When life gives you lemons, I mean when life gives you too much work, make soup, lots of soup, like this Tomato Chicken Pasta Soup. Don’t get me wrong I love working, I love working hard, but the holiday season is for me, for us, sometimes too busy. That’s a good thing and a bad thing. The good thing is that is great for business, the bad thing is that there is hardly time for anything else and the fact that I have hardly time to pay attention to food is the worst part. So when time is in short supply, I rely on some extra work I did during the summer time – making stock. For the Tomato Chicken Pasta Soup I used chicken and tomato stock and made during summer.
Without giving you a true recipe of my stocks, this is what I do, when making stock. The ingredients of my Chicken stock are: carrots, onion, celery, spring onions, bay leaves, thyme, parsley, peppercorns, chicken breast with skin and bones. I add a little water as I can, but make sure the chicken is just submerged in water. This is to create a more concentrated stock, the more flavor the better, as you can always dilute stock, but not make it more concentrated. Cook it, until everything is thoroughly ‘done’, and then turn off the heat, but leave it in the pot for a while; allow the water to soak up the flavors and allow it to cool down at the same time. I prefer to work with chicken breast (with skin and bones) as the skin and bones add flavor. They also add fat, but my advice would be to not scoop the fat off the broth; it is in my humble opinion a waste of flavor and in the grand scheme of the final soup you’ll be making the fat doesn’t amount to much.
As far as tomato stock or tomato soup is concerned; the same principle applies. Little water and a lot of tomatoes. During the summer time, I buy (and eat) a lot of tomatoes. Eat what is in season, not only because of availability, and cost, but because of flavor. Most tomatoes you buy outside summer time are relatively tasteless, so when you want to have a flavorful tomato stock/soup, make it during the summer.
So I buy pounds and pounds of tomatoes, wash them, quarter them and put them in a large pot. I don’t add water, as the water clinging to the tomatoes during washing is enough to avoid the tomatoes burning to the bottom of the pot. Simmer the tomatoes for let’s say 30-45 minutes. Cool it down, just a little and then pour the stock/soup through a sieve and work it until there is nothing left in the sieve, but seeds and skin- this is the labor-intensive part of making tomato soup, but it is worth it.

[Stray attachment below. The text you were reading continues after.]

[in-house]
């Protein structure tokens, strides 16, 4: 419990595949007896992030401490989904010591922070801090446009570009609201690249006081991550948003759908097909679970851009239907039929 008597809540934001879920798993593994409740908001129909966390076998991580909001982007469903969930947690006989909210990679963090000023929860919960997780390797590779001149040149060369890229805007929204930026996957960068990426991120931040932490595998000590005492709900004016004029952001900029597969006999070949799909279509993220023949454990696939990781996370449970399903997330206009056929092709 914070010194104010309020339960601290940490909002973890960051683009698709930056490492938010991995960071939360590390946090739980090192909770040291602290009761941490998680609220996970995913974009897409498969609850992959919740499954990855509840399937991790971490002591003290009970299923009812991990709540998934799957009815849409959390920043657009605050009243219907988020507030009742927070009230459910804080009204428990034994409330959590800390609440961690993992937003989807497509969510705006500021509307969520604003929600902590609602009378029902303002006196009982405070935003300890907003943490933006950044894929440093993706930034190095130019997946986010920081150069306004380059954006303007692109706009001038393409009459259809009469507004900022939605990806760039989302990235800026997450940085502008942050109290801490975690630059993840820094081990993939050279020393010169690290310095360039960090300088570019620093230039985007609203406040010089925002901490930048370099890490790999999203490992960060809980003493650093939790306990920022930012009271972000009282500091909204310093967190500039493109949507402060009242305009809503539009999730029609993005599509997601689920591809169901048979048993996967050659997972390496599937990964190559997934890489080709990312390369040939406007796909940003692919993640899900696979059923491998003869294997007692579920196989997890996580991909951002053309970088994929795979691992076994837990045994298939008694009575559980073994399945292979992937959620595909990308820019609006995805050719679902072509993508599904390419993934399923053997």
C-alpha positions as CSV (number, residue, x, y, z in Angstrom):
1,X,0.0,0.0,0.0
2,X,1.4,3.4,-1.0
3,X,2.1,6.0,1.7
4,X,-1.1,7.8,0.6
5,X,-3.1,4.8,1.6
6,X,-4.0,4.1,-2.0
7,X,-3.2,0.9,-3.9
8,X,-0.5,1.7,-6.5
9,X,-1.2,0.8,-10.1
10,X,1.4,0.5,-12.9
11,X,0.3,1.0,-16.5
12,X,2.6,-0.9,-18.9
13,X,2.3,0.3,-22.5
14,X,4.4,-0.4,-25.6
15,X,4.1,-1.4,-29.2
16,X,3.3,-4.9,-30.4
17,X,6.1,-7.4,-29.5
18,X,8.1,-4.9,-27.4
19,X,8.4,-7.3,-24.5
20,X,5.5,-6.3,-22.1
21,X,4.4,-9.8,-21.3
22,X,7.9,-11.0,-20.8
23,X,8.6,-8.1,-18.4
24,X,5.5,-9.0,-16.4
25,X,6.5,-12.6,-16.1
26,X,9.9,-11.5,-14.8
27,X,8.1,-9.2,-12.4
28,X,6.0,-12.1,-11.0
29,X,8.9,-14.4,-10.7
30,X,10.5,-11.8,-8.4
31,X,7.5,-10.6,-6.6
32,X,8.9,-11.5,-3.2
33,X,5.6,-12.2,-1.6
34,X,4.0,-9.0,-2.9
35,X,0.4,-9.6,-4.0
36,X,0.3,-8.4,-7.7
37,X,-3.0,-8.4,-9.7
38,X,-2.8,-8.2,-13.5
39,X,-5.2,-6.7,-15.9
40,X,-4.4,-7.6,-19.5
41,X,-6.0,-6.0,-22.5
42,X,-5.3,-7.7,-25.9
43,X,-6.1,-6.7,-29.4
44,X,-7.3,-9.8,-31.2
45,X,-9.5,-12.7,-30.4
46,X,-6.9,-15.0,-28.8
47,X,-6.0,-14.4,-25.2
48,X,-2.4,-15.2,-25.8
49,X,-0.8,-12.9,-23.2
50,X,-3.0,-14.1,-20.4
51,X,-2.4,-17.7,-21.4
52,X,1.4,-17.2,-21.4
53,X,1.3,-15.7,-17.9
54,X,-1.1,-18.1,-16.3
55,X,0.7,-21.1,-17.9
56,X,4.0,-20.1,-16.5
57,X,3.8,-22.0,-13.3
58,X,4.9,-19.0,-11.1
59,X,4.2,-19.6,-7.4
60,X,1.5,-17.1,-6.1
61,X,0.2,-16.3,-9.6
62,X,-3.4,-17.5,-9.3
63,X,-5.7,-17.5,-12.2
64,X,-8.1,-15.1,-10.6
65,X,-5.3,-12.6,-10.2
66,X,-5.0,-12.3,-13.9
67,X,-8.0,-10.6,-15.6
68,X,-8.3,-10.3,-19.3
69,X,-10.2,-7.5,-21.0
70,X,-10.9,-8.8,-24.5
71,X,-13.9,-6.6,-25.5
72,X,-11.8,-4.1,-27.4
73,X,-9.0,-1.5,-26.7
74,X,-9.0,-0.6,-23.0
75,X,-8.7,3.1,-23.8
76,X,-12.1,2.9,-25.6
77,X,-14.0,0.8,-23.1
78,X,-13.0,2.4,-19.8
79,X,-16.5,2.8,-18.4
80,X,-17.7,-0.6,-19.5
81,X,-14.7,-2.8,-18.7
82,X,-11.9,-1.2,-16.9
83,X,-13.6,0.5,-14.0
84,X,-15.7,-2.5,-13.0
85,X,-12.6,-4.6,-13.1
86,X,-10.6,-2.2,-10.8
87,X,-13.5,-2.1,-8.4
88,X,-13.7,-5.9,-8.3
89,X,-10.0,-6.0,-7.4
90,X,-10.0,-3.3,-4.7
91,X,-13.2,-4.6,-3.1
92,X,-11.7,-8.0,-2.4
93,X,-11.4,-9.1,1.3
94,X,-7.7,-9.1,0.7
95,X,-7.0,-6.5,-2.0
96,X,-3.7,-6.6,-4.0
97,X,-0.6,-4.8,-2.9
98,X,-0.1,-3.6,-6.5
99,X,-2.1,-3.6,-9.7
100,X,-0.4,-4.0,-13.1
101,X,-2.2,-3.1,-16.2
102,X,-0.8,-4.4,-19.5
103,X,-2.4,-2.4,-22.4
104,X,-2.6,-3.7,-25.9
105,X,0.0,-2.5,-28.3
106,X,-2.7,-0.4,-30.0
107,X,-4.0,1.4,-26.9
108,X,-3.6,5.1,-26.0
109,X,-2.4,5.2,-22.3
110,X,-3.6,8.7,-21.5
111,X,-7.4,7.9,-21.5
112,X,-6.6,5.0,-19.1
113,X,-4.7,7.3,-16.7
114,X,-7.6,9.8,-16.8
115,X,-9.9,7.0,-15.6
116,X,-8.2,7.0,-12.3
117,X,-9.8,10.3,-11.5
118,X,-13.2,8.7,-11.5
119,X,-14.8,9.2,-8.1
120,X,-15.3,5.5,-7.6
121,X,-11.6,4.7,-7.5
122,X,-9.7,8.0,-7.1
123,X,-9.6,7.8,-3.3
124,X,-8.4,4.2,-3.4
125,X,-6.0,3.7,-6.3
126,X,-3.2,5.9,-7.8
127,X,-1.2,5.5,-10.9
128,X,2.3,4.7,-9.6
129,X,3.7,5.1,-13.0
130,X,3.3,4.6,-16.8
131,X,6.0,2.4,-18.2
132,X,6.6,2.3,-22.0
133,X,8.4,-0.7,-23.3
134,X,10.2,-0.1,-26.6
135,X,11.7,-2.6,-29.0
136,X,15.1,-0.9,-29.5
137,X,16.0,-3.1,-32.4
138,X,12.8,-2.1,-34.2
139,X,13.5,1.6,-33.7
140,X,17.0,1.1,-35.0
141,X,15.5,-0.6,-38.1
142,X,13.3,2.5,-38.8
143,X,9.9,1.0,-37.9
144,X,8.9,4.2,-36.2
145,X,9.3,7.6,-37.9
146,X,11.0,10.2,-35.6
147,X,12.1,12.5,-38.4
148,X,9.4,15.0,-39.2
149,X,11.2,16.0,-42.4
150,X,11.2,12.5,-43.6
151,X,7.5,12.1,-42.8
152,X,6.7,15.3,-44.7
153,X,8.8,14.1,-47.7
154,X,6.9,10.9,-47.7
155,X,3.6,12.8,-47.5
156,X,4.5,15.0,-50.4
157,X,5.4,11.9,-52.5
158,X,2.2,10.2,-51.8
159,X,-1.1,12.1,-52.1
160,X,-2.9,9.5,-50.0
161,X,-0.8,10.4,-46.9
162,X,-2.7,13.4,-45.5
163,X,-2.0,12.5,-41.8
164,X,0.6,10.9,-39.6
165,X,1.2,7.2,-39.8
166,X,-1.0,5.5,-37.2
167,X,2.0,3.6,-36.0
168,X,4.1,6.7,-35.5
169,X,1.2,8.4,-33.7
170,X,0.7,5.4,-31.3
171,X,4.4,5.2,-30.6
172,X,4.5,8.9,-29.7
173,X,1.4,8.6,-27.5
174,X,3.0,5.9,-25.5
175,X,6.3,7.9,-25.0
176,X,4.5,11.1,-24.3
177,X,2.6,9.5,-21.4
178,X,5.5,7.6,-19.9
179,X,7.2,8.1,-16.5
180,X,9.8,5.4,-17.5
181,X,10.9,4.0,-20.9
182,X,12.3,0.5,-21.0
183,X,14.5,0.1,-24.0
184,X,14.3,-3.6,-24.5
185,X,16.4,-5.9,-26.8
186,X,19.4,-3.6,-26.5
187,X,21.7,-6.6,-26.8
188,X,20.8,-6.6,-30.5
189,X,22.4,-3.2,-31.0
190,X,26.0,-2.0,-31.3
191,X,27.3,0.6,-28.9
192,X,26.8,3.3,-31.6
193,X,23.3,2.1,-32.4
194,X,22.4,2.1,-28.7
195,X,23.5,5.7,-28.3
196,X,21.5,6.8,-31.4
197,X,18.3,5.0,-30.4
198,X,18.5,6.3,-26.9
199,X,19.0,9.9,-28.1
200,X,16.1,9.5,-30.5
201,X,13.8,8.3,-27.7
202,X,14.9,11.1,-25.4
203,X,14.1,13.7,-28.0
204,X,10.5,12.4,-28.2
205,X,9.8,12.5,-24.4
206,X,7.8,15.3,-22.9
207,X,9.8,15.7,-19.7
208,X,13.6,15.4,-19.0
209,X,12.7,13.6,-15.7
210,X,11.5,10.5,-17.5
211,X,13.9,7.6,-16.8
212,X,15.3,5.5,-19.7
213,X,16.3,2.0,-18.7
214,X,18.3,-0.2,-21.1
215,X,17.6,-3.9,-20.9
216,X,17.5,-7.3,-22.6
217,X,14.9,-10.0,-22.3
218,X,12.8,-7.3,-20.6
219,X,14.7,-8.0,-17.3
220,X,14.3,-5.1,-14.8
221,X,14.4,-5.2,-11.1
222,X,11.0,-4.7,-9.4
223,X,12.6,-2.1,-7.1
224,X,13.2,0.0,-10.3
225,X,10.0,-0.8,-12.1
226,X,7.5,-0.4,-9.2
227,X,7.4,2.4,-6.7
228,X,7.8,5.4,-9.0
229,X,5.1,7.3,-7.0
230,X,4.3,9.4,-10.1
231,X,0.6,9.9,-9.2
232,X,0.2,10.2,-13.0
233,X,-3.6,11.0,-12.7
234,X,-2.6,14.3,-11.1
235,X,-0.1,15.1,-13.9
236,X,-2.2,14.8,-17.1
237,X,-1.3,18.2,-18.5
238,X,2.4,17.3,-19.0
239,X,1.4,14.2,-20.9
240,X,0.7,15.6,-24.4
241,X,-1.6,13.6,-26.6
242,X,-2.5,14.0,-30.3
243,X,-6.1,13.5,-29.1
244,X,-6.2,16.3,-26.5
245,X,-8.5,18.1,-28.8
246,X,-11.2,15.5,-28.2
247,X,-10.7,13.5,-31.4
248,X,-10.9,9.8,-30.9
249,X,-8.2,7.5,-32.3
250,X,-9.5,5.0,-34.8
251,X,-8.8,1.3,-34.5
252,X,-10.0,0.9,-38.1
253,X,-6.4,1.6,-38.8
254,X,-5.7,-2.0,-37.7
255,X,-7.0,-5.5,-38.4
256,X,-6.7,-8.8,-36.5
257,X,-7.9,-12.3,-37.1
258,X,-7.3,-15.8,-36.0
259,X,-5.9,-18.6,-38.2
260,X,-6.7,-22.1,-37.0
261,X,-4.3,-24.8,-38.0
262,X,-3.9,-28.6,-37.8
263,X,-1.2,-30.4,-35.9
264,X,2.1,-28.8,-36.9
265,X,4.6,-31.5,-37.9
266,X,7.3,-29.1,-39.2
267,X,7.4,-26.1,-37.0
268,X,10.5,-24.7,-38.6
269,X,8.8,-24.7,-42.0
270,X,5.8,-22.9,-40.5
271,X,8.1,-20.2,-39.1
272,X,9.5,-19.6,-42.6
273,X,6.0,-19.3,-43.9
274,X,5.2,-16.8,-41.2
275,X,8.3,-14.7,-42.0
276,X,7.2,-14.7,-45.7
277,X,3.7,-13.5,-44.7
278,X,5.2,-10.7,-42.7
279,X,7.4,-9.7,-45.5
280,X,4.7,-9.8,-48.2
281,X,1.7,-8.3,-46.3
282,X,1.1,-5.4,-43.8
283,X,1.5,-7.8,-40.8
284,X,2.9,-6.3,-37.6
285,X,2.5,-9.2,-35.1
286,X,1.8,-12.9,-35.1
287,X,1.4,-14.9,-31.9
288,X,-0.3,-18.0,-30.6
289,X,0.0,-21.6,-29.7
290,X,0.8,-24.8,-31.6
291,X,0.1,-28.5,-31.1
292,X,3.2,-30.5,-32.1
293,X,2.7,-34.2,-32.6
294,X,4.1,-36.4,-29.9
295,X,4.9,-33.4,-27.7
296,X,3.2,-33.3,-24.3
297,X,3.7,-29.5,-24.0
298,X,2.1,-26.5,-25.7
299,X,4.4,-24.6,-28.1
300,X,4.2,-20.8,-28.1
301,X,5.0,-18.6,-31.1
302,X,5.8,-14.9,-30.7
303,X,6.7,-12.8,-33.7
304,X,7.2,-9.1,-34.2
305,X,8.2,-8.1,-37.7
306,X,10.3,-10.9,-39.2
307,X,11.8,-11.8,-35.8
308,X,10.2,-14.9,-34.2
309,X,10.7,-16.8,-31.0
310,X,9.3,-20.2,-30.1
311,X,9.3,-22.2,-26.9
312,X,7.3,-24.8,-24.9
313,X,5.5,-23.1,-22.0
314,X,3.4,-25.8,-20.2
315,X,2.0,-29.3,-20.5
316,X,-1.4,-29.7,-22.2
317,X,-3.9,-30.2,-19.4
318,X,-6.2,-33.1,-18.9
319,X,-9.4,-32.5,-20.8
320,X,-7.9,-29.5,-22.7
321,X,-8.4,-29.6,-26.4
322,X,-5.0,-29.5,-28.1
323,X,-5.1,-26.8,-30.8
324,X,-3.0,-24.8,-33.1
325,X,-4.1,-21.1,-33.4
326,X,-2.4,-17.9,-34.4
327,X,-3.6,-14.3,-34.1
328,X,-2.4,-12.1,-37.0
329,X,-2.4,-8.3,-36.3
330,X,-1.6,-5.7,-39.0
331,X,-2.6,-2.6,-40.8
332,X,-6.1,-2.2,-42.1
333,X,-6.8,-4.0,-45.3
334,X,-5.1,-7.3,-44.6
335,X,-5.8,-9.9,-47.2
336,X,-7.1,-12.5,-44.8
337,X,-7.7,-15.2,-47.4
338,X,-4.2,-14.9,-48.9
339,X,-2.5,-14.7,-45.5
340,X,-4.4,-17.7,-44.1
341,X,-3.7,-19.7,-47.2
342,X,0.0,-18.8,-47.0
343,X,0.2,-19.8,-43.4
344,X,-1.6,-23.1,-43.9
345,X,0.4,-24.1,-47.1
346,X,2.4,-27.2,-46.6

Now, during a period of no-time-available, I can count on my stock of stocks and make this Tomato Chicken Pasta Soup, that needs little work because the flavor comes from the stocks and the fresh ingredients; red bell pepper, celery, onion, parsley. I added chicken sausage and Zucca Pasta to give the soup a little more body and in a record time we had a meal.
When you make soup ahead of time and want to freeze part of it, only add the pasta to the portion you’re gonna eat. If you add the pasta to all of it and freeze it, you may end up with soggy and mushy pasta once you re-heat it.
Tomato Chicken Pasta Soup
- 8 ounces chicken sausage
- 1 tablespoon olive oil
- 1 whole red bell pepper
- 1 whole sweet onion
- 3 stalks celery
- 2 cups chicken stock
- 4 cups tomato stock
- 2 ounces zucca pasta
- 1 tablespoon balsamic vinegar
- salt and pepper
- 5 sprigs Italian parsley
- 2 ounces Just Jack cheese
- Heat the olive oil in a large pot, remove the uncooked chicken sausage from the casings and add it to the hot oil. Using a large wooden spoon and continually break up the chicken sausage as it cooks, ending up in small pieces.
- Clean the red bell pepper, the celery and the sweet onion and cut each in small pieces and add to the pot.
- Add your chicken stock and tomato stock and bring to a boil.
- Add the Zucca Pasta and cook according to the direction on the package.
- Add balsamic vinegar and salt and pepper.
- Cut the Italian parsley fine and add at the last moment.
- Divide soup over bowls or plates, grate cheese and place on top of soup.